UK Government launches “Cyber Essentials” badge

The UK Government has launched a new cyber security certification framework called “Cyber Essentials“.

This is part of a continuing effort to get business to take cyber security seriously in the wake of the recent Target, ebay and other breaches. It follows the UK’s 2012 initiative on “10 Steps to Cyber Security”. It is backed by the American International Group Inc, British Insurance Brokers Association, the International Underwriting Association, Marsh and Swiss Re as well as the UK Government.

What does Cyber Essentials involve?

Basically, the organisation self-assesses its systems against Cyber Essentials requirements. The assessment is then independently verified. This is the low cost option.

Organisations can also be independently tested (so called “Cyber Essentials Plus”). Certification bodies will offer the test and verification searches.

Cyber Essentials concentrates on five key controls:
• Boundary firewalls and internet gateways
• Secure configuration
• Access control
• Malware protection
• Patch management.

What does this achieve?

Cyber Essentials will offer a basic level of “cyber hygiene” but will not address more advanced targeted attacks that many of the big brands have suffered recently. It isn’t a comprehensive risk management programme of the sort that large organisations will be required to have in place. So all that money spent on ISO 27000 has not been wasted!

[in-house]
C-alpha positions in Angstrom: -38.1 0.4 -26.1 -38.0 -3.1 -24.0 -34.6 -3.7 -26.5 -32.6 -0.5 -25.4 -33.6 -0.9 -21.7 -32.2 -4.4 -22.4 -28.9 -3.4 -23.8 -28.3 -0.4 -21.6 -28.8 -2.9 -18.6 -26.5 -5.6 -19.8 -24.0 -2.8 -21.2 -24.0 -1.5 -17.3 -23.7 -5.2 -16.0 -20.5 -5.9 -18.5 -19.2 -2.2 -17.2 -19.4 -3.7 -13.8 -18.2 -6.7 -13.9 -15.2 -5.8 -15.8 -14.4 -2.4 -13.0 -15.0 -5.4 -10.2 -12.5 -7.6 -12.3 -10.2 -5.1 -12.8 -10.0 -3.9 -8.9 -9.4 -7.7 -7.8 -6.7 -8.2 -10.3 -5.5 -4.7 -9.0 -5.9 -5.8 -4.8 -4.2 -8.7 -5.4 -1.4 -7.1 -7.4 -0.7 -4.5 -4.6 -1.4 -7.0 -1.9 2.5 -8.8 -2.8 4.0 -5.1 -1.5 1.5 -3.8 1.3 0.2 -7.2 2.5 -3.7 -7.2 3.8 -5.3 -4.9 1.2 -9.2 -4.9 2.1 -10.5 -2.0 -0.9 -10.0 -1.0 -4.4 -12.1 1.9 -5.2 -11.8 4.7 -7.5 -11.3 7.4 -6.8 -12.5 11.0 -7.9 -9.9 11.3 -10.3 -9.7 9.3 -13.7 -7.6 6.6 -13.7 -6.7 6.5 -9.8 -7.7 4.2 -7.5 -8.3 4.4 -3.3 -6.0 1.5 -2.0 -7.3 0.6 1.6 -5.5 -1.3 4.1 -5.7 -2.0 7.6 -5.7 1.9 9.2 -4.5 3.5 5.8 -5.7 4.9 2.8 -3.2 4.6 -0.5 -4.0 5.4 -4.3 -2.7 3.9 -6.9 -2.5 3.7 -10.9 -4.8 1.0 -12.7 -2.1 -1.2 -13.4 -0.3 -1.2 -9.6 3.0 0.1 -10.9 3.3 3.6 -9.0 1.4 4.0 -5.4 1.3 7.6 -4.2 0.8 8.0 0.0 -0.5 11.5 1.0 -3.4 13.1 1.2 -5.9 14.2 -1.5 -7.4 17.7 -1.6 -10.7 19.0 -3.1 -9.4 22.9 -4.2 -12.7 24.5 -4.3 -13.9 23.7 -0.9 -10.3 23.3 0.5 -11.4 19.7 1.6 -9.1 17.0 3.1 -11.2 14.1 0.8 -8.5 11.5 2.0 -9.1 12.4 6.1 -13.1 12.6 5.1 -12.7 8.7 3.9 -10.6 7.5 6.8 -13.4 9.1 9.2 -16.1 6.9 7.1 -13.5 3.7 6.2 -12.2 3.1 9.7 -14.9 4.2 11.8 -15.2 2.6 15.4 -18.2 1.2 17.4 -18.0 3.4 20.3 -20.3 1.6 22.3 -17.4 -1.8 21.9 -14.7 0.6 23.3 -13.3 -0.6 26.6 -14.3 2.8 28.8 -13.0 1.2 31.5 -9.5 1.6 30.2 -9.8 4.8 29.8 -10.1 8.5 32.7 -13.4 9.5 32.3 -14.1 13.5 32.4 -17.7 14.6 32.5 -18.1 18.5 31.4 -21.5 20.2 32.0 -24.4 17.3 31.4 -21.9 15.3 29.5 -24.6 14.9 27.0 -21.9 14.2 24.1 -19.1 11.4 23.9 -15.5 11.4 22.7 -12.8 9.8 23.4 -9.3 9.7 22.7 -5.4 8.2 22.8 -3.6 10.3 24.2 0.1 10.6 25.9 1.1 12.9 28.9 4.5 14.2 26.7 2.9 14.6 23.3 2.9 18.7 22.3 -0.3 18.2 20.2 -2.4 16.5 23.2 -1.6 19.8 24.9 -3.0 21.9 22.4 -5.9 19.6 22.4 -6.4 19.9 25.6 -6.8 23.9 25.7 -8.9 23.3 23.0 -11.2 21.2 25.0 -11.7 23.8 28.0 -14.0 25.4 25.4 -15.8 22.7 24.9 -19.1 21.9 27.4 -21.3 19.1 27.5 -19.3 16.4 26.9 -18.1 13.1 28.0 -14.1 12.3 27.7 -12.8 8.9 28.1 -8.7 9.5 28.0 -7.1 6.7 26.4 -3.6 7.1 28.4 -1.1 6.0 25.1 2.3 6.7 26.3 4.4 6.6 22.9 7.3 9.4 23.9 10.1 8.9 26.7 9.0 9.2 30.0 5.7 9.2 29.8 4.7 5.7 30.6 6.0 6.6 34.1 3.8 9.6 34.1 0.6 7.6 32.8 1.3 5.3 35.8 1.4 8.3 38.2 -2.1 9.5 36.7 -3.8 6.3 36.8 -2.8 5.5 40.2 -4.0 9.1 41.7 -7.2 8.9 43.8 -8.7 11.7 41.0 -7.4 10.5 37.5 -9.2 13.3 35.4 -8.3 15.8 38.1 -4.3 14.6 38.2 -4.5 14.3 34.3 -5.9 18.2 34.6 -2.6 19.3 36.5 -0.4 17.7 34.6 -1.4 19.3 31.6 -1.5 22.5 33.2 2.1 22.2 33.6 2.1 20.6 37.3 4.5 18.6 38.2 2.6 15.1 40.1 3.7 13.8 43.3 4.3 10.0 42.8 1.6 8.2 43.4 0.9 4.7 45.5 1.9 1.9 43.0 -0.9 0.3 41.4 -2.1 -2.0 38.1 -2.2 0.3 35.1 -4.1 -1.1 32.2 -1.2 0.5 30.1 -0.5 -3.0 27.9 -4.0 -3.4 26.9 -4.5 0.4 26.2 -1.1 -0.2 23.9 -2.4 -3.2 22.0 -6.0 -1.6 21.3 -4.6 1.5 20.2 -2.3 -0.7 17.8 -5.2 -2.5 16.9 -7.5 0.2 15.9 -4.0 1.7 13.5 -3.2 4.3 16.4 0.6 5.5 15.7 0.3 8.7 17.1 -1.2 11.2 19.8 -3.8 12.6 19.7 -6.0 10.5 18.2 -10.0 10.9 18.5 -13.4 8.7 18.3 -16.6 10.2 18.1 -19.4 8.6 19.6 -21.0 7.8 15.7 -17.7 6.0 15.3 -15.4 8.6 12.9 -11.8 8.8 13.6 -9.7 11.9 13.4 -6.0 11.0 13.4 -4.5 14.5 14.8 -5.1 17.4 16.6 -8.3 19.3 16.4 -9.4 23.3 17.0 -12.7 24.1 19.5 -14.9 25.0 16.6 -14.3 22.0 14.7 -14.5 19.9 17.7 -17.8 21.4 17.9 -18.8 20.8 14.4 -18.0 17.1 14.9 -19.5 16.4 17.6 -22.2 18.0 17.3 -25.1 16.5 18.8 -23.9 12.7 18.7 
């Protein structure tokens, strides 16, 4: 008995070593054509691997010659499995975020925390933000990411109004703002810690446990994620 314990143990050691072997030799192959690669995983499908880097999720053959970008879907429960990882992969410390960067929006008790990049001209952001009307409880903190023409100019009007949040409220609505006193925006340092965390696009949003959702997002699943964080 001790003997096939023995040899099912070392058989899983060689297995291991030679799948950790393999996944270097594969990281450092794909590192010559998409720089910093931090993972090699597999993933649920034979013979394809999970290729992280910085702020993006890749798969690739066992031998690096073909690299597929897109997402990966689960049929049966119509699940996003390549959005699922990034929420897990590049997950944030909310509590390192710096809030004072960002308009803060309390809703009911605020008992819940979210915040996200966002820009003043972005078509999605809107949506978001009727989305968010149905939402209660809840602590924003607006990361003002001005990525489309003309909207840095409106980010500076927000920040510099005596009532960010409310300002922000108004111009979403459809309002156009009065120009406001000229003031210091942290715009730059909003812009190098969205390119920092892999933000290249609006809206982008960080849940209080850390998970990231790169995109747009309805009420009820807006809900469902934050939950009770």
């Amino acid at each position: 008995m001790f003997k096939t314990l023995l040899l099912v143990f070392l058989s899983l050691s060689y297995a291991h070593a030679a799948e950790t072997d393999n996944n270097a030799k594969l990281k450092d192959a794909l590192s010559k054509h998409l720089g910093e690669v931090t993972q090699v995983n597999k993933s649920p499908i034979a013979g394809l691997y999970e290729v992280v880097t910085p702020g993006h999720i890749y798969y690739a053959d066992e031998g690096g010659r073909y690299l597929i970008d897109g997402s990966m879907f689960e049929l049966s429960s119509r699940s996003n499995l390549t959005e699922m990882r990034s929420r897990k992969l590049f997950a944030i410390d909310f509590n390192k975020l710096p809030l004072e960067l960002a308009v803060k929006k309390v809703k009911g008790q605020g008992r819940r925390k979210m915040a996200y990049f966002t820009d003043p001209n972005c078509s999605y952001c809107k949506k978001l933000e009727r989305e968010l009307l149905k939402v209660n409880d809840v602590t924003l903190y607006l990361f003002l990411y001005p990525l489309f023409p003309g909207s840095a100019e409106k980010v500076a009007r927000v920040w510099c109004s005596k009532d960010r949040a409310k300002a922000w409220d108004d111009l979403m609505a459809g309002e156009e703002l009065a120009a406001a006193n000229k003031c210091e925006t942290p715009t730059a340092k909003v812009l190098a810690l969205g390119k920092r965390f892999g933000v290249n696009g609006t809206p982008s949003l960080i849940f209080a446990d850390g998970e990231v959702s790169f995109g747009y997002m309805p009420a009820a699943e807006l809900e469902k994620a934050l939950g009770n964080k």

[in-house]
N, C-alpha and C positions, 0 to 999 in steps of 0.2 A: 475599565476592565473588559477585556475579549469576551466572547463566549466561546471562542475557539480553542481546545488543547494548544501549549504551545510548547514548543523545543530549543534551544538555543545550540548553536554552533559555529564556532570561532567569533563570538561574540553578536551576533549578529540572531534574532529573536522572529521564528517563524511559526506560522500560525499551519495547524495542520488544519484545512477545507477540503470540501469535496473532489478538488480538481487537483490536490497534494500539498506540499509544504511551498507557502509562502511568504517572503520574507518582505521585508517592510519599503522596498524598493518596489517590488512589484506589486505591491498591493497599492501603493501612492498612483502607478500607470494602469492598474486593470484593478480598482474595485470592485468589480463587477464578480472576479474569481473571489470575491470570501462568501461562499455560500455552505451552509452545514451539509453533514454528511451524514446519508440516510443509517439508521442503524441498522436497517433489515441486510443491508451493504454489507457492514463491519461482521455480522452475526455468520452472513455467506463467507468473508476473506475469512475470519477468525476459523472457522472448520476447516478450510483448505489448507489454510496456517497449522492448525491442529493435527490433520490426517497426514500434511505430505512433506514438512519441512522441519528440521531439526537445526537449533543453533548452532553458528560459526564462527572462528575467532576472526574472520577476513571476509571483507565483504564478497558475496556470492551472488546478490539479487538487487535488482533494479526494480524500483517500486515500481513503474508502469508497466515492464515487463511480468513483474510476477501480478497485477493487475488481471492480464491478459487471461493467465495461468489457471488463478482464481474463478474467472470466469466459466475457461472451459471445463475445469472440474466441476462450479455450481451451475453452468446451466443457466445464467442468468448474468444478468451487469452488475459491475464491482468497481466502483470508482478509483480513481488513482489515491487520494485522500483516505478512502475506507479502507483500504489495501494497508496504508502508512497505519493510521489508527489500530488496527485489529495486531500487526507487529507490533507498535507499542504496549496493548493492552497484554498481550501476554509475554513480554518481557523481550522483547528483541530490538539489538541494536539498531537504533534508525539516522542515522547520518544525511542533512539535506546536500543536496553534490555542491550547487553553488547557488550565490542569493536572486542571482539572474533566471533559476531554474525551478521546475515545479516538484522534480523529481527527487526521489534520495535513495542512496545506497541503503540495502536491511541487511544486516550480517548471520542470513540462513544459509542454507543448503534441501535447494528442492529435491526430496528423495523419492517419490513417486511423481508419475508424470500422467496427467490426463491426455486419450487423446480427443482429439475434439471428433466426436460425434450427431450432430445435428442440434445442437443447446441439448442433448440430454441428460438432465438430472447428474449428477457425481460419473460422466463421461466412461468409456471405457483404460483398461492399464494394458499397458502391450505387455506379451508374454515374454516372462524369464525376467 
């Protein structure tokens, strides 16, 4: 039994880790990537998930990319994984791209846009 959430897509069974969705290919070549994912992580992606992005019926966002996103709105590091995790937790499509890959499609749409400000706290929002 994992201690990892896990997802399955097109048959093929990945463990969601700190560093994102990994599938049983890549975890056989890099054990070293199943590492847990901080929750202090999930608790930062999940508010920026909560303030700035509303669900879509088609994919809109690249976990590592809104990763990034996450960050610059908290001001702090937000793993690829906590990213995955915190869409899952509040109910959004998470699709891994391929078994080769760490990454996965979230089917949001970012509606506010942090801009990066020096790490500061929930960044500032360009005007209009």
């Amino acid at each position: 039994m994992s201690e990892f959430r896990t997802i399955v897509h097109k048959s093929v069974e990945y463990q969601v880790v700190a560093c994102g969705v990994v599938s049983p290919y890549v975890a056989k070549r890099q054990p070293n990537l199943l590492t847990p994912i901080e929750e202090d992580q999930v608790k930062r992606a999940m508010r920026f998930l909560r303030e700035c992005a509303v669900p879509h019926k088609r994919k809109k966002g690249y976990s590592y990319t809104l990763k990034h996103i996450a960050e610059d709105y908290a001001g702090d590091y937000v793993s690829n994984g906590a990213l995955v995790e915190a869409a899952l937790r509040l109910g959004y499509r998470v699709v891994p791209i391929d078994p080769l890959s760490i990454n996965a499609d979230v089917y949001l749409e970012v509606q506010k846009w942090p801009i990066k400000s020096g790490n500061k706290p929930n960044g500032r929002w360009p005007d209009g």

Nevertheless, Cyber Essentials aims to provide “basic protection from the most prevalent forms of threats coming from the Internet” and “cost effective basic cyber security for organisations of all sizes”.

Any impact for large organisations?

Large organisations may be tempted to get the badge. It can’t do any harm in dealing with consumers at a time when consumer unease about cyber security risk is increasing.

UK Government has also said that it will require all suppliers bidding for certain contracts which are assessed as “higher risk” to be Cyber Essentials certified. They say that this is likely to include ICT and personal and sensitive information handling contracts. So, many who provide services to the public sector will almost certainly need the badge.

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Nick Graham

About Nick Graham

Nick Graham is the Global Co-Chair of Dentons' Privacy and Cybersecurity Group. He specialises in data privacy, cybersecurity, information governance. Nick advises across all sectors including retail, telecoms, energy, manufacturing, banking, insurance, transport, technology and digital media.

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